Crimson unfurls in the sky like a great silk banner and a jewelled sun plunges into the earth. In a few minutes, the adhaan will fill the sweet African air, echoing beautifully over the town from the minaret. The call to prayer washes tranquillity over Mali, soothing and powerful, in lilting Arabic.

My mother calls me, ‘Ajar Amadi! Ajar, come to lead the prayer.’ Tears spring to my eyes as I bend before God, reciting ancient words with my Malian brothers and sisters. Poetry is beloved to us and there is no poetry greater than God’s words, which also possess a certain mathematical perfection.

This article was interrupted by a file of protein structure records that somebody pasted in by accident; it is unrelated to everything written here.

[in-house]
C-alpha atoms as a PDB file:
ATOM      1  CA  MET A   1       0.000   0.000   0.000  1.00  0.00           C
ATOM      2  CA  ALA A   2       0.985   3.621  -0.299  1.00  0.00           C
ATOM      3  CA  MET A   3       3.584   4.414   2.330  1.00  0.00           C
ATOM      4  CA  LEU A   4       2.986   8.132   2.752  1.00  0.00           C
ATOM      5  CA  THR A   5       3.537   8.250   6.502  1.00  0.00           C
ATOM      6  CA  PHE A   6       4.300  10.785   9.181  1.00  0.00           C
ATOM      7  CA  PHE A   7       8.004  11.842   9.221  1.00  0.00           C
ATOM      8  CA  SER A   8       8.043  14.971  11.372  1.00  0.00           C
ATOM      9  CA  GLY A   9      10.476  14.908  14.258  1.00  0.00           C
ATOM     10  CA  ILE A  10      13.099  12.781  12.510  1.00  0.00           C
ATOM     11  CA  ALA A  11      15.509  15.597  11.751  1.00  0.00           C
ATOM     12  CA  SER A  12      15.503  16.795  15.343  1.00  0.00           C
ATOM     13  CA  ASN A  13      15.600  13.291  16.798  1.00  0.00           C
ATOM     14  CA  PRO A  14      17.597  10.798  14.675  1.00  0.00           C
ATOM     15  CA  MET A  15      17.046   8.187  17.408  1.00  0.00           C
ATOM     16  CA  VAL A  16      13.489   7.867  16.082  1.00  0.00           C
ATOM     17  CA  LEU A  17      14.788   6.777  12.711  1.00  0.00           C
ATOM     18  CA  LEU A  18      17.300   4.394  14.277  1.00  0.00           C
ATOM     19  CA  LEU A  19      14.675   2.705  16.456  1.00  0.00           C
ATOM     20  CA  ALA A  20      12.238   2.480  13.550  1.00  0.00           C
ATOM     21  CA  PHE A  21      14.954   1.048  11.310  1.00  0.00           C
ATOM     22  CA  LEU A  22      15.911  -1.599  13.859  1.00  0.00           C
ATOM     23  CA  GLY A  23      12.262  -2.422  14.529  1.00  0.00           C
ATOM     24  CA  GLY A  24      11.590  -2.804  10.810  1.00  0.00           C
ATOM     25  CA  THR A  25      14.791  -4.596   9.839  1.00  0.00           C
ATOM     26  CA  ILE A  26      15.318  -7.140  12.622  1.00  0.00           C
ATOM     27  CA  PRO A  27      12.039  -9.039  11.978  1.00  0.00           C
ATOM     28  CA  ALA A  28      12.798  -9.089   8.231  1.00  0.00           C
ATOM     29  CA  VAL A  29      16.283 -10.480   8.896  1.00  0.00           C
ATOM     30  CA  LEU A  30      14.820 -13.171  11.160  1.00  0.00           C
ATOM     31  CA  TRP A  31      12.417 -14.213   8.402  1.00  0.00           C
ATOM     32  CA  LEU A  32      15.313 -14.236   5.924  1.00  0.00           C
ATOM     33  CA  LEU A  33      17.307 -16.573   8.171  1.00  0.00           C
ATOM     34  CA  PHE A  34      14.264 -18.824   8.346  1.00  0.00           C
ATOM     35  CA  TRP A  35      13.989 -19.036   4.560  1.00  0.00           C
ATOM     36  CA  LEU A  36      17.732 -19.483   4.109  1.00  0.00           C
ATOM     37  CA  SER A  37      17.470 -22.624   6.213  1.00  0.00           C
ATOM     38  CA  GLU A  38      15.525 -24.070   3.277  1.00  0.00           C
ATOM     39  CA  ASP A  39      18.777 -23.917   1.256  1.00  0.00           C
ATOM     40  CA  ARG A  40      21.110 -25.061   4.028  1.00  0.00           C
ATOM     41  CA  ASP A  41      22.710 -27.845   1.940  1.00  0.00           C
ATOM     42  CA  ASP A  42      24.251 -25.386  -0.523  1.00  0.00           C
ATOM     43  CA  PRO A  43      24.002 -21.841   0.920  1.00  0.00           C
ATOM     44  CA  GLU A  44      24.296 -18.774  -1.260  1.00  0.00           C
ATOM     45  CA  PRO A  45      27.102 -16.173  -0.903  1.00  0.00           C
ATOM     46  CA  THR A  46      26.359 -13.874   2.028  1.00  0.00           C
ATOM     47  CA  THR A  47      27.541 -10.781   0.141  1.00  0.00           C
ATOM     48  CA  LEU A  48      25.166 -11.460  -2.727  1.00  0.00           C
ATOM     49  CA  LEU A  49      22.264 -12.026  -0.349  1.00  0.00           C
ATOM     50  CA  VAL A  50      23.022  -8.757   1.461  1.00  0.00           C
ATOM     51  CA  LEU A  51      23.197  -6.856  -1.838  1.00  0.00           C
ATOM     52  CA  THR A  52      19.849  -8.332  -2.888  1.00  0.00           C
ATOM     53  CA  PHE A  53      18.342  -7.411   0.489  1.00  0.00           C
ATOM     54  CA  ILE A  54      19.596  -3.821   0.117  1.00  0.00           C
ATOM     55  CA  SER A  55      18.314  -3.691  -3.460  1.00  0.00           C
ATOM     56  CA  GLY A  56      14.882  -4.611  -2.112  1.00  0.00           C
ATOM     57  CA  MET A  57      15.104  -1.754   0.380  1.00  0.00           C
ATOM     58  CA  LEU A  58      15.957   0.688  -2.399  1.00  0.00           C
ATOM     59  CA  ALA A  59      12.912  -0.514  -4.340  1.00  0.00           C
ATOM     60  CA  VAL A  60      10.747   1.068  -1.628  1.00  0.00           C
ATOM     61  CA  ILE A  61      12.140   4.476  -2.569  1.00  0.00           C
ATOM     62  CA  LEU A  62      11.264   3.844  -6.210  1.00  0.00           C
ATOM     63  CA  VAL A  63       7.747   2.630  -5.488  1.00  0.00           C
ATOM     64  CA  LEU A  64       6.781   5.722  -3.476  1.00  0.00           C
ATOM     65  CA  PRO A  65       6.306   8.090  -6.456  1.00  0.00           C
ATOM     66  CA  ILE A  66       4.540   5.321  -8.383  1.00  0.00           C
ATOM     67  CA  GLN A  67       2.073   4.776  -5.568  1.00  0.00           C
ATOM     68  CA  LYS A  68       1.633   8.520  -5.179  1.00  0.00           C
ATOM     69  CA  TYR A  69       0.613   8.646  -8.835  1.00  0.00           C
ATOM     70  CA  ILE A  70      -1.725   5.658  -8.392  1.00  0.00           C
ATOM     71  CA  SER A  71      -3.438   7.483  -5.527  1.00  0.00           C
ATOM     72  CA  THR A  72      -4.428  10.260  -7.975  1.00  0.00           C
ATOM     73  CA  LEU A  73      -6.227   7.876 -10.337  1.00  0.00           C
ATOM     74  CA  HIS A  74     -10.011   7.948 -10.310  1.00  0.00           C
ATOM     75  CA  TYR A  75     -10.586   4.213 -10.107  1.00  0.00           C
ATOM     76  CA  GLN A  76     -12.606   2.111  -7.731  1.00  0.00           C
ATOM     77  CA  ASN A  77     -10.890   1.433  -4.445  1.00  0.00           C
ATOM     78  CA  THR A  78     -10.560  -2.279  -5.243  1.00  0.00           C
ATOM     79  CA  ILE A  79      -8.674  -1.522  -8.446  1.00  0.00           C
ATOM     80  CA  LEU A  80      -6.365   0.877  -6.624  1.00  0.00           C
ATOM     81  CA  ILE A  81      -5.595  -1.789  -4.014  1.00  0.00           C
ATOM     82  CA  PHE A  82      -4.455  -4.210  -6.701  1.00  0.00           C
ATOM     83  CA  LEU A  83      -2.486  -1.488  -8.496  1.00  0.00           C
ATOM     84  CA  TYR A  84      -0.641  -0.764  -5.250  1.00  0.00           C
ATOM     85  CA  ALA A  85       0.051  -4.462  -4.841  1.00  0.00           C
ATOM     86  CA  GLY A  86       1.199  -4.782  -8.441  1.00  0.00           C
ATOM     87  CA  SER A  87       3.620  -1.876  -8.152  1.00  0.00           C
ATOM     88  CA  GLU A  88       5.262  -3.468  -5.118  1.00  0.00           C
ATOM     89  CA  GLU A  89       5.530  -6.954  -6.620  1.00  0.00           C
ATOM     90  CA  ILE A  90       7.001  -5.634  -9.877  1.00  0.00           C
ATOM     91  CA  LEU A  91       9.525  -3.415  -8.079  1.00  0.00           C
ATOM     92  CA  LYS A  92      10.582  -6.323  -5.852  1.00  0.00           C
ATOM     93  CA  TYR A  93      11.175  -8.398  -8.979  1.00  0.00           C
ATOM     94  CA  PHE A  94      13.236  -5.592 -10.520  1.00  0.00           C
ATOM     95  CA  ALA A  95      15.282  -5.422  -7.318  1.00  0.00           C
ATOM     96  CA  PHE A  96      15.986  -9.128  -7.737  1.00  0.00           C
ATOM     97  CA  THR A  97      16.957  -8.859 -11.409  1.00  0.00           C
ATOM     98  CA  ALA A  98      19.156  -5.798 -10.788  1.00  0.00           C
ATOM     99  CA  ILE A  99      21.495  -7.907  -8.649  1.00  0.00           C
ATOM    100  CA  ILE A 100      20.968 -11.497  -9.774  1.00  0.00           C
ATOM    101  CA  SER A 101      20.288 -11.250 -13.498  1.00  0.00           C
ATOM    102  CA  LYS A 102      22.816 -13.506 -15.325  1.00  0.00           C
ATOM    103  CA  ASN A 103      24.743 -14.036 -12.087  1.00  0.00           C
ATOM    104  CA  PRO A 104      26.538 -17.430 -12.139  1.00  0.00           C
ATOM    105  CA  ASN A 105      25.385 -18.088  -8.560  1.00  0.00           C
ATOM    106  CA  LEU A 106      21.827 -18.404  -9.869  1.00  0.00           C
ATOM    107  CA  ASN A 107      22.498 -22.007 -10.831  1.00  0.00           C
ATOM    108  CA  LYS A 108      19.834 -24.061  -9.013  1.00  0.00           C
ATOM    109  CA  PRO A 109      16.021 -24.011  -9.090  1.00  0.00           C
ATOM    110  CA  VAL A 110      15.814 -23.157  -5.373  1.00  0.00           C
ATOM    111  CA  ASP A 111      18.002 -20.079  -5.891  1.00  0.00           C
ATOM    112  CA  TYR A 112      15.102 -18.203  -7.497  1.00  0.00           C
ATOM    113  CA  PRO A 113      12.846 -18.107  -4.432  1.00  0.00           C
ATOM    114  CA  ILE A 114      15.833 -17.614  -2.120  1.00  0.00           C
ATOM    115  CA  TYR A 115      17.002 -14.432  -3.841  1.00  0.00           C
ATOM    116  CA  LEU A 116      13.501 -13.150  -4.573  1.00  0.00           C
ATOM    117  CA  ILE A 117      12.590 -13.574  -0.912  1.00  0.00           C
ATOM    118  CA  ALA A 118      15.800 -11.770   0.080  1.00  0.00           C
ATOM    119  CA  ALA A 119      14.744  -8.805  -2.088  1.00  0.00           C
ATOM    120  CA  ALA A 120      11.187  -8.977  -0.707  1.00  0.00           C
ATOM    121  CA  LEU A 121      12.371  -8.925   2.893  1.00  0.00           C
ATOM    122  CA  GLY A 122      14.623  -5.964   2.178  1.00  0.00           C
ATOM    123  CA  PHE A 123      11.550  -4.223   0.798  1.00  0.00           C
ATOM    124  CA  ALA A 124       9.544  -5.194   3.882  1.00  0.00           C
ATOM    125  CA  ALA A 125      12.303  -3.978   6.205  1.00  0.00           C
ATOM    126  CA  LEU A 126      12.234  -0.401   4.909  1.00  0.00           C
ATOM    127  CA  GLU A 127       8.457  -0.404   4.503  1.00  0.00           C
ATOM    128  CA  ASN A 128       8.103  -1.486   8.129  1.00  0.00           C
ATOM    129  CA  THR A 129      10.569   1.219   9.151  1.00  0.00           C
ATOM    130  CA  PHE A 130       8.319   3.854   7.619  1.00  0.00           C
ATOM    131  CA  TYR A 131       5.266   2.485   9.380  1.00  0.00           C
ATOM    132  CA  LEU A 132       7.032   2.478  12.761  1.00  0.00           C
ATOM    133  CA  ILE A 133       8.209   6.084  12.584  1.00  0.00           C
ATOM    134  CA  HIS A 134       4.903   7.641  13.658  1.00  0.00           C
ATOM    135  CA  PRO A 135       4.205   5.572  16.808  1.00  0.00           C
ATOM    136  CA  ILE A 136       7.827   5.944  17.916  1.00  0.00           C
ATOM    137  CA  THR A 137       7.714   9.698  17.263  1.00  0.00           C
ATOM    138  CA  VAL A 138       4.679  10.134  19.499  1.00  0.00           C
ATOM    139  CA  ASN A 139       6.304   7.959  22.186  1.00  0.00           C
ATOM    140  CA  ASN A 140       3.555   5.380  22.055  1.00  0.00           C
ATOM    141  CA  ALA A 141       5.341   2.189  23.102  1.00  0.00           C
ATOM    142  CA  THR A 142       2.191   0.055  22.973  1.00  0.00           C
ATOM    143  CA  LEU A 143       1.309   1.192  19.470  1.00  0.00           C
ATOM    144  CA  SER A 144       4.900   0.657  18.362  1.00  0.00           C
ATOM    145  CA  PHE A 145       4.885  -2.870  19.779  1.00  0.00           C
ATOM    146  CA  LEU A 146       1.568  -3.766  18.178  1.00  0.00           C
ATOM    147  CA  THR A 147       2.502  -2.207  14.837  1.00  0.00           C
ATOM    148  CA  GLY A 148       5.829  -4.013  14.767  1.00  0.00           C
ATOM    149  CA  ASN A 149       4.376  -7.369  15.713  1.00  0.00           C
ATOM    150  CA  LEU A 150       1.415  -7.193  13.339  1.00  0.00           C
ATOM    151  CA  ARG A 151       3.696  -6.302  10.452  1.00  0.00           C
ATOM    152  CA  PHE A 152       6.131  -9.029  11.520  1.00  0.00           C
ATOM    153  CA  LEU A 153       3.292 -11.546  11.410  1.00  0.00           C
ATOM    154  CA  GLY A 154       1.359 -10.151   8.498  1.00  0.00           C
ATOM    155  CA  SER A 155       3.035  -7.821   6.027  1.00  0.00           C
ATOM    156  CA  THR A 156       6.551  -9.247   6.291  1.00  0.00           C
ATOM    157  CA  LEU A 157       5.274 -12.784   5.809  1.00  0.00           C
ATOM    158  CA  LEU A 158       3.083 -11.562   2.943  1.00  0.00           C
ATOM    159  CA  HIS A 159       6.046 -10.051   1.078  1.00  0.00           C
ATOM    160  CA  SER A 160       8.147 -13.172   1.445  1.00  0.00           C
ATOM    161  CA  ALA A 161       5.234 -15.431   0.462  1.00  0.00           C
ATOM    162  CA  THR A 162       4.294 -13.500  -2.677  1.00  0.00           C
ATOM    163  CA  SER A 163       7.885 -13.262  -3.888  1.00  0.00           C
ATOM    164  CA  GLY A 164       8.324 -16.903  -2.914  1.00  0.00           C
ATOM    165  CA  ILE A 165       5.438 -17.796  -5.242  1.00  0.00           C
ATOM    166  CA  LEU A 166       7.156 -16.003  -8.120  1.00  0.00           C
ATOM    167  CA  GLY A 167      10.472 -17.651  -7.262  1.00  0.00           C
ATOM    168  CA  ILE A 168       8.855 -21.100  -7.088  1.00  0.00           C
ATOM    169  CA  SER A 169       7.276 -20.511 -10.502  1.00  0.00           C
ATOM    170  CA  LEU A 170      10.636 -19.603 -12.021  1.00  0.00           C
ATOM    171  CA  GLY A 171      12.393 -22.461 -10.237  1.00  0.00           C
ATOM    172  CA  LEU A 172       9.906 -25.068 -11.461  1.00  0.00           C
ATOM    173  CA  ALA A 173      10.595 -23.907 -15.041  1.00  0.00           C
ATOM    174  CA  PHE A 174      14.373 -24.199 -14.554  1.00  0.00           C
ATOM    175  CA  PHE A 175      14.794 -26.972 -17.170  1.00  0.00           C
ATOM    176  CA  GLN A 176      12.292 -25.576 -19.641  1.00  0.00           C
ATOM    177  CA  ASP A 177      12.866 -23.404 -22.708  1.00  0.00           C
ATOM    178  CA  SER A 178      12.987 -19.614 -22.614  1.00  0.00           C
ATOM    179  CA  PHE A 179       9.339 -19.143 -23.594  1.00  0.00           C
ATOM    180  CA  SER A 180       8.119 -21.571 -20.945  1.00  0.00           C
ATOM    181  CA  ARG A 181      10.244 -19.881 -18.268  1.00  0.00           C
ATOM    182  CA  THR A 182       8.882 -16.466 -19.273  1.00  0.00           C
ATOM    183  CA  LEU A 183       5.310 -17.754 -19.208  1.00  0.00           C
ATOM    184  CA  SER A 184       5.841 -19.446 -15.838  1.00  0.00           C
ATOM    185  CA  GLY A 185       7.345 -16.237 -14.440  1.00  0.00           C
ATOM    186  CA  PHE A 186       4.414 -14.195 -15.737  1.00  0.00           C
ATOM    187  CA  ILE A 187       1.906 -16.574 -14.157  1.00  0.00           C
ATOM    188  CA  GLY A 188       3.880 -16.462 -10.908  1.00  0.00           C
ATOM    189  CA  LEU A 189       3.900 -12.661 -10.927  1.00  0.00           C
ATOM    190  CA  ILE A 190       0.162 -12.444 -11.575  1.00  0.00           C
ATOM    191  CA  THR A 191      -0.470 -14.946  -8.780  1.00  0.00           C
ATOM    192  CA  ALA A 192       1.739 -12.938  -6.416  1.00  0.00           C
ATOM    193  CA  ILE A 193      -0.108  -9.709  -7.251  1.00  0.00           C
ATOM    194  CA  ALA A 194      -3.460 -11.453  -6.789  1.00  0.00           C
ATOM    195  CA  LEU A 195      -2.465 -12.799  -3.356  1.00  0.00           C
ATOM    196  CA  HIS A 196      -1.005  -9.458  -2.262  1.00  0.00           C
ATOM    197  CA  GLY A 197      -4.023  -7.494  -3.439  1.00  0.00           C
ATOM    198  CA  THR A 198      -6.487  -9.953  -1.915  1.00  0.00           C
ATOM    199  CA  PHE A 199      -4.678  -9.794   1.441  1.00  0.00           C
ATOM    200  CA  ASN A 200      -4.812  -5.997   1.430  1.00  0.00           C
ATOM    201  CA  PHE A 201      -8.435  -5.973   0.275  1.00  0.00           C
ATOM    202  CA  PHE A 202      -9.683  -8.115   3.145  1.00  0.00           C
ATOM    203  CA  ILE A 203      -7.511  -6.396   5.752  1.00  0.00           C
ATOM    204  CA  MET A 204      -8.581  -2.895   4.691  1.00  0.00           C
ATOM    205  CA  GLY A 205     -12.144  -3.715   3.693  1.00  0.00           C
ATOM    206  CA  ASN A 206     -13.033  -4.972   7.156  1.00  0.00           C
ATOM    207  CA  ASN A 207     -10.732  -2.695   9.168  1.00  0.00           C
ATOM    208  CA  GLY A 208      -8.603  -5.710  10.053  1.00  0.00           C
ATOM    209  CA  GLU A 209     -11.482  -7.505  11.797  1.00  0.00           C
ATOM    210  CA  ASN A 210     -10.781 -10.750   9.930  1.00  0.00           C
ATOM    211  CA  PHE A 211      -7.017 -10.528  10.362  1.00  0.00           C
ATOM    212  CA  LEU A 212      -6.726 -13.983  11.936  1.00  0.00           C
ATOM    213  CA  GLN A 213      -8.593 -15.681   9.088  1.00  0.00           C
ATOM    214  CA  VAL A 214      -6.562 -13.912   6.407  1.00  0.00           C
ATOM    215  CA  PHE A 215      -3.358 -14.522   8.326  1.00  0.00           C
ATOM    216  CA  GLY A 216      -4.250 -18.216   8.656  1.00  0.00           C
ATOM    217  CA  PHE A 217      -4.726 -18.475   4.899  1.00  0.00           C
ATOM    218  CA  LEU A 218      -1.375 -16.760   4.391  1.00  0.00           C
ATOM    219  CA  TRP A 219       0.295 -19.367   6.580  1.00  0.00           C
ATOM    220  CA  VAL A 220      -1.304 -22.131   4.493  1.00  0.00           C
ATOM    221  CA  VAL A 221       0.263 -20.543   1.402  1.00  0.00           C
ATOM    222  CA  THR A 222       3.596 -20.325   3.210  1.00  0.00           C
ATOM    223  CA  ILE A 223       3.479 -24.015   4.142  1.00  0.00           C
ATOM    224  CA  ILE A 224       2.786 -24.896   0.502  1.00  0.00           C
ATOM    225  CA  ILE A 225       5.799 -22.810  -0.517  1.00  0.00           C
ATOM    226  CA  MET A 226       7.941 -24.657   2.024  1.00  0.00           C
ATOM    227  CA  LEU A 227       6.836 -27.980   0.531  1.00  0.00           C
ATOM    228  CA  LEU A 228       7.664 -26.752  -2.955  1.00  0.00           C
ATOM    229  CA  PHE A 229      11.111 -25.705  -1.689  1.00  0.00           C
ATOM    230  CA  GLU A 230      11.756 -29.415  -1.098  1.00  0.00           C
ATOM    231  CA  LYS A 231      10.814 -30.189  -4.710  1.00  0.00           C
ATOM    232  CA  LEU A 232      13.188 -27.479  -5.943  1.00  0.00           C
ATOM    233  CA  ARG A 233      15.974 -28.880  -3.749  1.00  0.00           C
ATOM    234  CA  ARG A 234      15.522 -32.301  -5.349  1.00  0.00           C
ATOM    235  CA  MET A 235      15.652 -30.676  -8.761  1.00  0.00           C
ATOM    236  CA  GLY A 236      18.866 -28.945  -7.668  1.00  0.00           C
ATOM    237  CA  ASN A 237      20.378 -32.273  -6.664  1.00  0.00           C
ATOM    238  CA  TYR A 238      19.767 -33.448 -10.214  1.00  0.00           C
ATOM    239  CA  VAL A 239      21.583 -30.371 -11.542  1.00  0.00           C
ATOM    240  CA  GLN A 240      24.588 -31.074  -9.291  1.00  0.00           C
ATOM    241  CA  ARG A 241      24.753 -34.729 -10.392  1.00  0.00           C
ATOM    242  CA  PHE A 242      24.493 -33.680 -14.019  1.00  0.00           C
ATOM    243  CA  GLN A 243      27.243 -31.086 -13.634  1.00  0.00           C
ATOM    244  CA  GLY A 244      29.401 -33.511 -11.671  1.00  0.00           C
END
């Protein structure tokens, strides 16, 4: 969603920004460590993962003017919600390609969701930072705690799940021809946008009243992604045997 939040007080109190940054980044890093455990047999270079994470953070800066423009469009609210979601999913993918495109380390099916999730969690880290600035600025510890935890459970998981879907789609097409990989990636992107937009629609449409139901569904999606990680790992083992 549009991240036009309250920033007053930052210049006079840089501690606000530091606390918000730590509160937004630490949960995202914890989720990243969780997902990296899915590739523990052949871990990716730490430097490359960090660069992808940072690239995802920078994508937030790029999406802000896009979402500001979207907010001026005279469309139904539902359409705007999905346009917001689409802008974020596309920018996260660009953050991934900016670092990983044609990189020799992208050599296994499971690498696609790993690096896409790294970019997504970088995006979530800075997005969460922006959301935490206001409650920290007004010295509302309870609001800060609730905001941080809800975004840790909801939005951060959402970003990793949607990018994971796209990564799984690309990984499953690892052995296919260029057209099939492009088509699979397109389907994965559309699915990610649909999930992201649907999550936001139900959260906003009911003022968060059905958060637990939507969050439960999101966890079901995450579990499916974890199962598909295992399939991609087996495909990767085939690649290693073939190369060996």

After the prayer, our community gathers to listen to the jali, or the storyteller. He performs our histories, tales and songs from memory and weaves vivid pictures with his words which make our hearts crave more. Today, he strikes fear and fascination into our souls, speaking of men with spectre-white skin, wielding weapons which burst into flame. These barbarians, these ivory demons, are said to snatch men away from their homes and return with their prisoners to their strange lands where no free and civilised man has set foot in.

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